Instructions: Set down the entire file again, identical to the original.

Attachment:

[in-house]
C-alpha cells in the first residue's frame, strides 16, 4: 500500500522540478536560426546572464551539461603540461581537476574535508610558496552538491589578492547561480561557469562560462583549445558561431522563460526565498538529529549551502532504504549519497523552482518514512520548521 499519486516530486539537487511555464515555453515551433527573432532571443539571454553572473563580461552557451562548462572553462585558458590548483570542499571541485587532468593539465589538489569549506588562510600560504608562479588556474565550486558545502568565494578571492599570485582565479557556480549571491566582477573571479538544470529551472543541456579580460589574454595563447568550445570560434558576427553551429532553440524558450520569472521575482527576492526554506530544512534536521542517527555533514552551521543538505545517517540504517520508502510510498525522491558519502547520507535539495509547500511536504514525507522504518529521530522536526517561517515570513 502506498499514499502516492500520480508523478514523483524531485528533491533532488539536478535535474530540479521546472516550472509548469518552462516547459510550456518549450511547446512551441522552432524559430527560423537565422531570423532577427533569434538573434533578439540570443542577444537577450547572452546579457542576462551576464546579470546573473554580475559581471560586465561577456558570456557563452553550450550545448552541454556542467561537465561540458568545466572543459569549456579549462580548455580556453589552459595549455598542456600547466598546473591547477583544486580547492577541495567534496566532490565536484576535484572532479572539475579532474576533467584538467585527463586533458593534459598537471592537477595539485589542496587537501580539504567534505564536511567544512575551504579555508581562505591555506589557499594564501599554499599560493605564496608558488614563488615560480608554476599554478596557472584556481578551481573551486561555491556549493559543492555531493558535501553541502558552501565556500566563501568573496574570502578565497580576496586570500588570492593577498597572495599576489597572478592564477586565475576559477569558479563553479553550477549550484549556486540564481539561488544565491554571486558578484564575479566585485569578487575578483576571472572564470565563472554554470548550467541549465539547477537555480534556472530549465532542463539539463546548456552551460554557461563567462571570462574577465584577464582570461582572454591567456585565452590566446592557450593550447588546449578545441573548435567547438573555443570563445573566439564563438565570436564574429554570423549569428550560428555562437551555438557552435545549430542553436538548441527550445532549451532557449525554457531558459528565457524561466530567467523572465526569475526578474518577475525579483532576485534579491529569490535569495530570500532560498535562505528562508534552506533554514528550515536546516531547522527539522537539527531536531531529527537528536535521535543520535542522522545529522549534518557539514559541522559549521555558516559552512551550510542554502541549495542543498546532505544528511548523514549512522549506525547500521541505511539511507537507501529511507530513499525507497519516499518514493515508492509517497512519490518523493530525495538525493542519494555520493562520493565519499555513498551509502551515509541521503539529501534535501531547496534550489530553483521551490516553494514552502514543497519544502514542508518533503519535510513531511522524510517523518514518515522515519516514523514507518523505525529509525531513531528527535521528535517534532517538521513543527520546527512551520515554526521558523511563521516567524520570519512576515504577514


[in-house]
C-alpha cells in the first residue's frame, strides 16, 4: 500500500522540478536560426546572464551539461603540461581537476574535508610558496552538491589578492547561480561557469562560462583549445558561431522563460526565498538529529549551502532504504549519497523552482518514512520548521 499519486516530486539537487511555464515555453515551433527573432532571443539571454553572473563580461552557451562548462572553462585558458590548483570542499571541485587532468593539465589538489569549506588562510600560504608562479588556474565550486558545502568565494578571492599570485582565479557556480549571491566582477573571479538544470529551472543541456579580460589574454595563447568550445570560434558576427553551429532553440524558450520569472521575482527576492526554506530544512534536521542517527555533514552551521543538505545517517540504517520508502510510498525522491558519502547520507535539495509547500511536504514525507522504518529521530522536526517561517515570513 502506498499514499502516492500520480508523478514523483524531485528533491533532488539536478535535474530540479521546472516550472509548469518552462516547459510550456518549450511547446512551441522552432524559430527560423537565422531570423532577427533569434538573434533578439540570443542577444537577450547572452546579457542576462551576464546579470546573473554580475559581471560586465561577456558570456557563452553550450550545448552541454556542467561537465561540458568545466572543459569549456579549462580548455580556453589552459595549455598542456600547466598546473591547477583544486580547492577541495567534496566532490565536484576535484572532479572539475579532474576533467584538467585527463586533458593534459598537471592537477595539485589542496587537501580539504567534505564536511567544512575551504579555508581562505591555506589557499594564501599554499599560493605564496608558488614563488615560480608554476599554478596557472584556481578551481573551486561555491556549493559543492555531493558535501553541502558552501565556500566563501568573496574570502578565497580576496586570500588570492593577498597572495599576489597572478592564477586565475576559477569558479563553479553550477549550484549556486540564481539561488544565491554571486558578484564575479566585485569578487575578483576571472572564470565563472554554470548550467541549465539547477537555480534556472530549465532542463539539463546548456552551460554557461563567462571570462574577465584577464582570461582572454591567456585565452590566446592557450593550447588546449578545441573548435567547438573555443570563445573566439564563438565570436564574429554570423549569428550560428555562437551555438557552435545549430542553436538548441527550445532549451532557449525554457531558459528565457524561466530567467523572465526569475526578474518577475525579483532576485534579491529569490535569495530570500532560498535562505528562508534552506533554514528550515536546516531547522527539522537539527531536531531529527537528536535521535543520535542522522545529522549534518557539514559541522559549521555558516559552512551550510542554502541549495542543498546532505544528511548523514549512522549506525547500521541505511539511507537507501529511507530513499525507497519516499518514493515508492509517497512519490518523493530525495538525493542519494555520493562520493565519499555513498551509502551515509541521503539529501534535501531547496534550489530553483521551490516553494514552502514543497519544502514542508518533503519535510513531511522524510517523518514518515522515519516514523514507518523505525529509525531513531528527535521528535517534532517538521513543527520546527512551520515554526521558523511563521516567524520570519512576515504577514